Picoballoon Launch 18: Almost around the World!

While the previous Lodi picoballoon was floating over Mexico City, we launched another picoballoon from the southeast corner of the Berkeley Marina on November 13th, 2021. The launch party was Martin W6MRR, Robert K6RGG, Kazu AG6NS, and myself KF6ZEO.

W6MRR-21 picoballoon launch

The forecast for the morning was no wind, and when we arrived at 10am the winds felt pretty calm. But after assembling the picoballoon train, it was apparent that even the very light breeze was too strong. The two clear Chinese party balloons were bent over, threatening to scrape against the ground.

We waited almost 30 minutes for the winds to die down enough to release the picoballoon. During a bit of a lull in the wind, we walked across the parking lot while slowly releasing the balloon, kind of an in-motion release. This worked pretty well, and liftoff was at 10:30am local time (1830 UTC).

The tracker electronics were built by Martin W6MRR, and we used two clear Chinese party balloons with hydrogen for lift. The WSPR callsign was W6MRR, and the APRS callsign was W6MRR-21.

W6MRR-21 Flight Results

The first packet was received only 15 minutes after launch at 1846 UTC. In contrast to previous launches, the transmitter and antenna on this balloon worked well!

W6MRR-21 picoballoon flight path

This picoballoon was over Northern California on Nov 13th, rising up to around 11,100 meters (~36.4k feet) by the time it stopped transmitting at 2156 UTC (1:56pm local time). November 14th thru 16th was spent meandering off the coast of Baja California. On Nov 17th, it spent 5 hours floating off the eastern coast of Mexico from Maidenhead grid square EL03aa to EL25re, a distance of 600 km (~375 mi), at a speed of 120 kph (~75 mph).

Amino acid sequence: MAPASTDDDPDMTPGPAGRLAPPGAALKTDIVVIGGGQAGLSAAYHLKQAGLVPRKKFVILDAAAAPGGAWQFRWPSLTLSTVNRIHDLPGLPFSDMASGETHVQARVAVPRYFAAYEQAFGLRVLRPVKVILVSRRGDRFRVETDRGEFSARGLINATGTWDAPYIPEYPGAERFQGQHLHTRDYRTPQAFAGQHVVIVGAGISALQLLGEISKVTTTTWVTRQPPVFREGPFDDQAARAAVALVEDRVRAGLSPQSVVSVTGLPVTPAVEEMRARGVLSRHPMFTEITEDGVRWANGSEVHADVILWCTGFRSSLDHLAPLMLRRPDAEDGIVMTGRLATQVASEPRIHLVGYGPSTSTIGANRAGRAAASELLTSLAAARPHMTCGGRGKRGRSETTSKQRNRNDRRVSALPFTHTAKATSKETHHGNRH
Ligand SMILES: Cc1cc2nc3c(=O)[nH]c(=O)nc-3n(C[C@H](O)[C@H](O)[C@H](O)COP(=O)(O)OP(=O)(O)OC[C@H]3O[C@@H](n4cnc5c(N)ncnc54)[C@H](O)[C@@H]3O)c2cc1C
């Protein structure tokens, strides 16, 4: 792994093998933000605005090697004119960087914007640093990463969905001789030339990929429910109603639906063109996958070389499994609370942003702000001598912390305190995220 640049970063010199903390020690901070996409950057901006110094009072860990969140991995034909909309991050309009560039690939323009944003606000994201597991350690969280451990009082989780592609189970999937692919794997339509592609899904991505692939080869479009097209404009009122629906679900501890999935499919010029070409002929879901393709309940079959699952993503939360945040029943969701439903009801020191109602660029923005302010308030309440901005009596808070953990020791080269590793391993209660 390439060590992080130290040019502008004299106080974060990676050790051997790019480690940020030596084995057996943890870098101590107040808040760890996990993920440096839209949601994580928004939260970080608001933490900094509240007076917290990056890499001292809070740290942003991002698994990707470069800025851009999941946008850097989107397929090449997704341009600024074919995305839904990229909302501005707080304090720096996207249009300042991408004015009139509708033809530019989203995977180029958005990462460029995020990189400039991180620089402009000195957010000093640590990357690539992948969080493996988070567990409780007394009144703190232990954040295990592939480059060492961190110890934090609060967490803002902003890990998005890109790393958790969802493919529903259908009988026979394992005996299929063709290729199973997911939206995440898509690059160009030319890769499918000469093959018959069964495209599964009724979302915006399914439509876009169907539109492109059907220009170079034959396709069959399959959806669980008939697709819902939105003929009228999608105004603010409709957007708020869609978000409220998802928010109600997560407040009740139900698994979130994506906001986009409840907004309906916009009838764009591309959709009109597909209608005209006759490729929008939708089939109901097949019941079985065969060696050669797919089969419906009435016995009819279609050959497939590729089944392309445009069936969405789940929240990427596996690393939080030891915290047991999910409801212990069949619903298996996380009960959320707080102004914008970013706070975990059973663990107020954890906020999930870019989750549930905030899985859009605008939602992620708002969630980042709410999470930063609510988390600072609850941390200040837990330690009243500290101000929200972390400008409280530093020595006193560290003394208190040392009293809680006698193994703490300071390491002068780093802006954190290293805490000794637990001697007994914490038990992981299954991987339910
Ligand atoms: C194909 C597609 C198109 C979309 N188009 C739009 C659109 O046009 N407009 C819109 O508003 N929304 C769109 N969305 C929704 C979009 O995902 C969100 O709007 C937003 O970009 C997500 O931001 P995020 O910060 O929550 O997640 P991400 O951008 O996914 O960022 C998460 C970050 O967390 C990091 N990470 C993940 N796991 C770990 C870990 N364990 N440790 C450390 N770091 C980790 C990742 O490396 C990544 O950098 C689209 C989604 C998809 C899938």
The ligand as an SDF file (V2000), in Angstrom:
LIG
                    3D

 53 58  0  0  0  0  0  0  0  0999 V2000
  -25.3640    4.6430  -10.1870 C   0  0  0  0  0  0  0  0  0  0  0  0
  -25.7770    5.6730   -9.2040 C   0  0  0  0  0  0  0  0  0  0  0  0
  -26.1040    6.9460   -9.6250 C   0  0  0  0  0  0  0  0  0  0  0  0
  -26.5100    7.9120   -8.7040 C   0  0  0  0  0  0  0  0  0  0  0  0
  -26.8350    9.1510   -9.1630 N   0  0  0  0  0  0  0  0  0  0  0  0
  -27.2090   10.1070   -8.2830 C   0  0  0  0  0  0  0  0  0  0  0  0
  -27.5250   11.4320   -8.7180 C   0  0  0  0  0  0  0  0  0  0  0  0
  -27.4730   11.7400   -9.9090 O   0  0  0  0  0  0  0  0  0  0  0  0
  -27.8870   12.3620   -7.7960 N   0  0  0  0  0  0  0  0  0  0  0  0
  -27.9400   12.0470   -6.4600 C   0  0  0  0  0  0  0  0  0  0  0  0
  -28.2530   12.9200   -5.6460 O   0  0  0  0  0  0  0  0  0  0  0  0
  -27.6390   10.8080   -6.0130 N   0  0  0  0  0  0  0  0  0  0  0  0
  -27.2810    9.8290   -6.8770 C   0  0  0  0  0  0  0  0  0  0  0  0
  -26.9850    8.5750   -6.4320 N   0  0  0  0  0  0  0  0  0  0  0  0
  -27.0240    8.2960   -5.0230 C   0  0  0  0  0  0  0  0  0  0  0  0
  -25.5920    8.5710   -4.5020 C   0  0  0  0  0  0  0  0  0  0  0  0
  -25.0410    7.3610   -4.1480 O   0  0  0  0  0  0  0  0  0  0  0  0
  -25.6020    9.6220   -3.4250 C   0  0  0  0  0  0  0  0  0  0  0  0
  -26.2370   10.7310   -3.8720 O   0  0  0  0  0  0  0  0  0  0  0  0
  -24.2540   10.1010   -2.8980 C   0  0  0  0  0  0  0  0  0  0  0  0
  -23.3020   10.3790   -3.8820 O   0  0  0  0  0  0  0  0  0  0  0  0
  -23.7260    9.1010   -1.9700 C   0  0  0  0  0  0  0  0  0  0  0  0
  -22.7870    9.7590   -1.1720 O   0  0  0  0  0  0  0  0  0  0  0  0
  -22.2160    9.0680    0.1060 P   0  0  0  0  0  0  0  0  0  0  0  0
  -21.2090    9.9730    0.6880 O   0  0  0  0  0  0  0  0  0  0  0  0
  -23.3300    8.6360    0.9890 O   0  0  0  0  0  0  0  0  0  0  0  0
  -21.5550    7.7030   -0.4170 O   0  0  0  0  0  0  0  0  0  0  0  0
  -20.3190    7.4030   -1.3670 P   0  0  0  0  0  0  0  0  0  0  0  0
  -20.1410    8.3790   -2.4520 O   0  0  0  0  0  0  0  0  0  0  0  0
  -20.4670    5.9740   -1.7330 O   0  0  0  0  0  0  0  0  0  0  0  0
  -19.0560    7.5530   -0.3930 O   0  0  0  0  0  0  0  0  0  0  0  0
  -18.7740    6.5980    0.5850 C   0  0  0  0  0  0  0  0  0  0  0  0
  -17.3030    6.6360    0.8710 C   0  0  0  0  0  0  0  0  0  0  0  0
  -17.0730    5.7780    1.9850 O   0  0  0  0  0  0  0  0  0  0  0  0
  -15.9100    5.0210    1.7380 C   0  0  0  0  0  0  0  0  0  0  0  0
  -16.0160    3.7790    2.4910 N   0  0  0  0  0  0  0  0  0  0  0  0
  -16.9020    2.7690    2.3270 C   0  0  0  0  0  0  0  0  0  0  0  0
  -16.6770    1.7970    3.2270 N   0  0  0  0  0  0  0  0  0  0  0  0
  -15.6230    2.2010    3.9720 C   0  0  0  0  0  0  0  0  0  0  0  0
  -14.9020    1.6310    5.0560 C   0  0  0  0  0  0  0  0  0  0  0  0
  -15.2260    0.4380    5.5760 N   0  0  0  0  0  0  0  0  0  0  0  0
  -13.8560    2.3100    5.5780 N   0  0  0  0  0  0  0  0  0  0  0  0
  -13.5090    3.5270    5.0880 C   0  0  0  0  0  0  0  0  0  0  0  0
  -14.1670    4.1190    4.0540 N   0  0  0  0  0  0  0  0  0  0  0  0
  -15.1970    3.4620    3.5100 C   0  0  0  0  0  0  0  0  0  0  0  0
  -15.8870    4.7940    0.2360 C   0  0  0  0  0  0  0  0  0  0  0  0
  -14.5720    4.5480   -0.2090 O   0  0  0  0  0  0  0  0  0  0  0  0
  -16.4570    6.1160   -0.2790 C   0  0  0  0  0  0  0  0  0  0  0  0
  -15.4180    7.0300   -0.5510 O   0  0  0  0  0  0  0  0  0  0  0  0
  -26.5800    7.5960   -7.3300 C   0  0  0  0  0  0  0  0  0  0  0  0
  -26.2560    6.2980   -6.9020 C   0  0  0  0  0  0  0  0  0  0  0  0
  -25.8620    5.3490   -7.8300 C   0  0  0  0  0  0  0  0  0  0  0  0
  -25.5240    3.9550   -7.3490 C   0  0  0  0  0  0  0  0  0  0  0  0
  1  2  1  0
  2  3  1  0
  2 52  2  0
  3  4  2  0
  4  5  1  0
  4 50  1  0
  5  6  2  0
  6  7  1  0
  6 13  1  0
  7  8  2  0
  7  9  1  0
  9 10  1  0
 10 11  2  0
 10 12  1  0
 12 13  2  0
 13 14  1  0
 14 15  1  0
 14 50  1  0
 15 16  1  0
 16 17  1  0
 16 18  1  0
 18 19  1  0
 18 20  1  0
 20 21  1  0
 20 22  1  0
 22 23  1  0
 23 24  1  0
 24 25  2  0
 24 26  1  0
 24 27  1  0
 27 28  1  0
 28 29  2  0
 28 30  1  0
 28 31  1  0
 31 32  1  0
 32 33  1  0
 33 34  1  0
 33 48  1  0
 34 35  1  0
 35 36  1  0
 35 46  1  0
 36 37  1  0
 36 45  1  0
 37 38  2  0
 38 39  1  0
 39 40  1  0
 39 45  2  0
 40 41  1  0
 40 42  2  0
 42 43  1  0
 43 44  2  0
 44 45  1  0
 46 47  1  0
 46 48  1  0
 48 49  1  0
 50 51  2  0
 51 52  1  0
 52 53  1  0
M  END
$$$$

This balloon spent November 18th and 19th crossing the Atlantic ocean, and November 20th and 21st crossing Africa. On November 22nd the WSPR network received two packets when it was floating over Iran. This was the day with the least packets received, probably due to GPS jamming over Iran.

On November 23rd it awoke over the far eastern tip of India, and crossed over into China. That night, the balloon floated across China, South Korea, and Japan, before waking up on November 24th about 1200 km (~750 miles) east of Tokyo. By the end of the day, the furthest east that this picoballoon went was Maidenhead grid square RM06, which is about 1900 km (~1200 miles) due east of Tokyo.

In the end, this picoballoon floated all the way from CM87, at 123 degrees west longitude, to RM06, at 161 degrees east longitude. This balloon traveled 283 degrees of longitude, which is only 77 degrees short of going around the world. Next time we'll go all the way!

Japanese WSPR Stations

After the flight ended, I was poking around Phil VK7JJ's wspr.rocks website, which is a great resource for interpreting WSPR data. I noticed that on the last day of flight, November 24th 2021, there was only three stations in Japan that received the balloon: JA1NGA, JA5NVN, and JA8XMC/8.

W6MRR-21 picoballoon Japanese WSPR spots

As far as I can tell, there are only a handful of stations in Japan that receive WSPR packets and upload them to the network. This is interesting, as I had assumed that there would be more interest in WSPR given the number of Japanese amateur radio operators that have HF stations.

Also on this last day, two packets were received by the great KFS WebSDR (pdf) in Half Moon Bay, California. The 10 mW transmitter made it 6,929 km (4,305 miles), which is pretty amazing!

Download all of the WSPR spots here.